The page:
Seven Pounds

December 12, 2008

Or Seven Tons (of Crap) as I like to call it. How did this movie get made? Oh, right, Will Smith.  

I heard the screenwriter (who was previously a showrunner’s assistant on Sabrina the Teenage Witch and some other kiddie fare program) based the story on the Merchant of Venice and the idea that a creditor demands a pound of flesh.  

Unfortunately, Seven Pounds doesn’t have a creditor demanding anything. As a matter of fact, there isn’t an antagonist to be found. How can we root for the protagonist if there isn’t an antagonist? It was similar in a way to 21 Grams (in addition to their titles) in that they are both basically sappy Lifetime movies made non-linear to add an edge and a sprinkle of star power to give it the feel of a feature.

I don’t have anything good to say about this movie. It was predictable. The story was awful. The dialogue was on-the-nose. It was preachy. There was no conflict. The acting was sub-par. The music was uninspired. And the trailer makes the movie look way better than it is.

But the worst thing about it? It’s actually fooling people into thinking it’s good. I’ve heard that some of the Academy elders thought it was great.

Go figure.

Rating: 1 2 3 4 5 6 7 8 9 10

How do I get my 2 hours back?



December 10, 2008

I certainly wasn’t jazzed to see this movie, even though I heard it was good.  I mean, who needs another movie about politics?

But, guess what?

This isn’t a movie about politics.  It’s a movie about people.  Human beings.  Their wants.  Their needs.  Their flaws.  Their goals.  

And I was moved.  To laughter.  To tears.  The whole ball of wax.  And what surprised me most of all was that I was really moved by Richard Nixon.  Thanks to writer Peter Morgan, Ron Howard and especially Frank Langella, Richard Nixon was portrayed as a human being.  I could relate to him.  And feel for him.  Even though he was the antagonist, I found myself rooting for him…hoping for a different outcome.  If only he could have had a do-over.

I think this is Ron Howard’s best film to date.  I think every writer and filmmaker should see it.  If only to learn that it’s great characters that result in great stories/movies.

And one last thing…major kudos for Peter Morgan.  He adapted his play into a screenplay, skillfully opening it up to make it cinematic (yes, I’m sure Ron Howard had a lot to do with that too).  There was not one frame of the movie that made me feel like it came from a stage play.  Unlike another movie that is coming out this Friday.

Rating: 1 2 3 4 5 6 7 8 9 10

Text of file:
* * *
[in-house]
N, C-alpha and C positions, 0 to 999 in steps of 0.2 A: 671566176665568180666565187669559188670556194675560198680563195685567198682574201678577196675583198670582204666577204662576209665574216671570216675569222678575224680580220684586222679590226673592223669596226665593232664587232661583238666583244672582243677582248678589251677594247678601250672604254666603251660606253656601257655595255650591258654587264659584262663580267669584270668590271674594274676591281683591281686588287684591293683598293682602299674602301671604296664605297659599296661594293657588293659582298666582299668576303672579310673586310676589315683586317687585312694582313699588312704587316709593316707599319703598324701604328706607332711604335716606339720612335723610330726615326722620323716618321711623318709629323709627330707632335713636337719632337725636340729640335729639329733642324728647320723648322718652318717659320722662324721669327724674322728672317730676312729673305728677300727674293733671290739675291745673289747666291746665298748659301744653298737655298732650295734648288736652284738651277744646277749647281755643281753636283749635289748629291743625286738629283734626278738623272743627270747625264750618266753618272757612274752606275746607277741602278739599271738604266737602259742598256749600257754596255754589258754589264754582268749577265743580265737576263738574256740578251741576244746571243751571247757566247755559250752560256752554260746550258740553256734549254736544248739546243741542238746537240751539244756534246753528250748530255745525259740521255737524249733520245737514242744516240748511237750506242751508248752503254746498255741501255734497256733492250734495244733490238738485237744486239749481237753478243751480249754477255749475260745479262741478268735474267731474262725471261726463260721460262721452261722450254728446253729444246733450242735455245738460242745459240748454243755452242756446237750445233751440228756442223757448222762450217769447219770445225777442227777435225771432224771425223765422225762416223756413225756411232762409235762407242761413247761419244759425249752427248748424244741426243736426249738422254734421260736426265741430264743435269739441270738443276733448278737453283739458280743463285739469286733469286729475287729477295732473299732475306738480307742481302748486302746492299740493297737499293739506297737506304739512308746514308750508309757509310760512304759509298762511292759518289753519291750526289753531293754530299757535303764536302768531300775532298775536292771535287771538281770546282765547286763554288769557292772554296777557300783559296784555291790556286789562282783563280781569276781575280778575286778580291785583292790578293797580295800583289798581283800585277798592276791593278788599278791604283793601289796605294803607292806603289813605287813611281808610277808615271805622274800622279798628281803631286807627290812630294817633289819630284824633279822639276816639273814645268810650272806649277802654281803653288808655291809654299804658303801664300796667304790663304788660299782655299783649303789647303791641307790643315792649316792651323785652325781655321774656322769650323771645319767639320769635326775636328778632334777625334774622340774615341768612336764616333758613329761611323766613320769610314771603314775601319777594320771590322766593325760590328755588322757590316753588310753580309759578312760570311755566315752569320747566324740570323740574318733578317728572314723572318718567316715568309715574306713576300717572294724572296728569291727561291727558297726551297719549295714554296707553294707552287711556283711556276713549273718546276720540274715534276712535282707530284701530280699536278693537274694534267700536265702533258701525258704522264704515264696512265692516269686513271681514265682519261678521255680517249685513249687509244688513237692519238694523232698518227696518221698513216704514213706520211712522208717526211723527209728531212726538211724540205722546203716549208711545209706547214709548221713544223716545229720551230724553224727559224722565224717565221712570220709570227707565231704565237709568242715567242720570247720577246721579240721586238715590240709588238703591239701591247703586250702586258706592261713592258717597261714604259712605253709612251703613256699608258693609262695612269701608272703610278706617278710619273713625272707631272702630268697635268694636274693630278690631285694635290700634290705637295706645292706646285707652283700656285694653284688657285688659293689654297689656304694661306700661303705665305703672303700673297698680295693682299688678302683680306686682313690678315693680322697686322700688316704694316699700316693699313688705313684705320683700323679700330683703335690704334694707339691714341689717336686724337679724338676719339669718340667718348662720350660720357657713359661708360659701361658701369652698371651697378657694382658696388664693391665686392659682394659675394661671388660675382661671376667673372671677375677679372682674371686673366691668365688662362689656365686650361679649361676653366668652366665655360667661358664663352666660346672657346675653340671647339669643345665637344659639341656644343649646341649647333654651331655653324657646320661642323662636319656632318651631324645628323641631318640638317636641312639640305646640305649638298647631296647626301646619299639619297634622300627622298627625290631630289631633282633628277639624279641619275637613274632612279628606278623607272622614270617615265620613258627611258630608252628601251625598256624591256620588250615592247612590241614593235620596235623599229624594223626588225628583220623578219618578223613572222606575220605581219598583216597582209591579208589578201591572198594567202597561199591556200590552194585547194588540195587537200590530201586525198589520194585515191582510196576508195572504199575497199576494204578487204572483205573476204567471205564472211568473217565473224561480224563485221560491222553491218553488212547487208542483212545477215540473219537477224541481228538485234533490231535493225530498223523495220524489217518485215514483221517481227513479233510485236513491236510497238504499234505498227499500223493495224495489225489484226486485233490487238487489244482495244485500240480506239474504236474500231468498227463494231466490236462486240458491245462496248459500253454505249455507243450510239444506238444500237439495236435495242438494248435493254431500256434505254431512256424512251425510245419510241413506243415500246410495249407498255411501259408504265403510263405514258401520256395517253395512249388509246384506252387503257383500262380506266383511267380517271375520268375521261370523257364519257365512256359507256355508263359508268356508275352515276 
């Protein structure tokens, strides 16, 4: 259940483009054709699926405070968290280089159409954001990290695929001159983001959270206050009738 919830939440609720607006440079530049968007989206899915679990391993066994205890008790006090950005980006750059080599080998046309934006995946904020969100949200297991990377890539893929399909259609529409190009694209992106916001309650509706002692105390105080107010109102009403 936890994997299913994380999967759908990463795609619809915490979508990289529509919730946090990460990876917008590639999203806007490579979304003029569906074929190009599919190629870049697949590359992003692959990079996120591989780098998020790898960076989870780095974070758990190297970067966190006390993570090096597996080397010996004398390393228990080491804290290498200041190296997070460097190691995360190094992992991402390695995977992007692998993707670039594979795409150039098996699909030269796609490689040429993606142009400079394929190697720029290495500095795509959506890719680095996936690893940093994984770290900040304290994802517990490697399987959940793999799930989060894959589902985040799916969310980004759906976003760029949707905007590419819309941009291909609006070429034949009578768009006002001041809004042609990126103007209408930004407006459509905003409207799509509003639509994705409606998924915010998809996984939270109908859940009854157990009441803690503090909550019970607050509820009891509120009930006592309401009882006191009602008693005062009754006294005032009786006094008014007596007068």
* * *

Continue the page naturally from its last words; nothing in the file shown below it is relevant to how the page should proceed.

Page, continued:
I loved this movie.

The Reader

December 8, 2008

Aahh…the joys of movie marketing.  

The TV ad for The Reader opens with the narration “Fate brought them together…A secret tore them apart.”  Whaaat?  In truth it should be: Vomit brought them together and when she got a promotion at work that she knew would reveal one of her “secrets” she moved away without telling him.

And that particular secret was very apparent long before she left.  Of course, the boy didn’t pick up on it until much later when we got to see his realization played out in memory flashes, like a row dominoes tipping over.   Wow.  Didn’t see that coming.

Besides opening with vomit, the biggest mistake this movie made was jumping into the sexual relationship with no sense of longing from either character.  Hence, the sex was boring.  Ho hum, in fact.  Couldn’t have cared less.  Unless you really want to see Kate Winslet naked.  In which case, I recommend you see Little Children.  It’s a much better movie.

Through the explicit sex scenes that went on for what seemed like an eternity, director Stephen Daldry (We’ve seen nothing from since The Hours in 2002. What have you been up to Mr. Daldry?  A nervous breakdown, perhaps?) didn’t convince me that these two people were in love.  

The movie tried to redeem itself once the trial set in – maybe at the halfway point – but they killed it for me at the end when Michael Berg (Ralph Feinnes at this point) travels to New York to deliver Hanna’s worldly possessions (some cash in an old tea tin) to the only surviving victim out of 300+ Jews who were burned to death in a church fire at the hands of Hanna and other Nazi guards.  The survivor (Lena Olin), who lives in a mega upscale apartment, refuses the money but keeps the worn tea tin.  Are you kidding me?  Even though she had a tea tin that was taken from her when she was taken to the camps, I can’t imagine her wanting to hold on to such a keepsake that has been in the possession of her Nazi guard for some fifty years.  Maybe, just maybe, if it was HER tin but she made it very clear that it was not.

The Reader was adapted from the bestselling novel of the same name by author and legal-beagle, Bernard Schlink.  Turns out the novel, although fiction, was somewhat autobiographical.  I haven’t read the novel but I’m going to assume it worked a lot better in print than it did on film.  Maybe they blew something in the adaptation.  Maybe they focused on capturing the events and missed out on the essence.

Rating:  1 2 3 5 6 7 8 9 10 

It could have been way, way, way, better.

Coming Soon…

December 8, 2008

…my opinion on the movies I see.  Straight from the heart.  I believe movies should move me…to laughter, to tears, to anger, to wonderment…I don’t care.  As long as I’m moved.  I am not swayed by the marketing nor the opinions of others.  I’m here to call it as I see it.  The good, the bad and the ugly.  No holds barred.

What I’ve seen lately and will be opining on soon:




Seven Pounds

Slumdog Millionaire

The Reader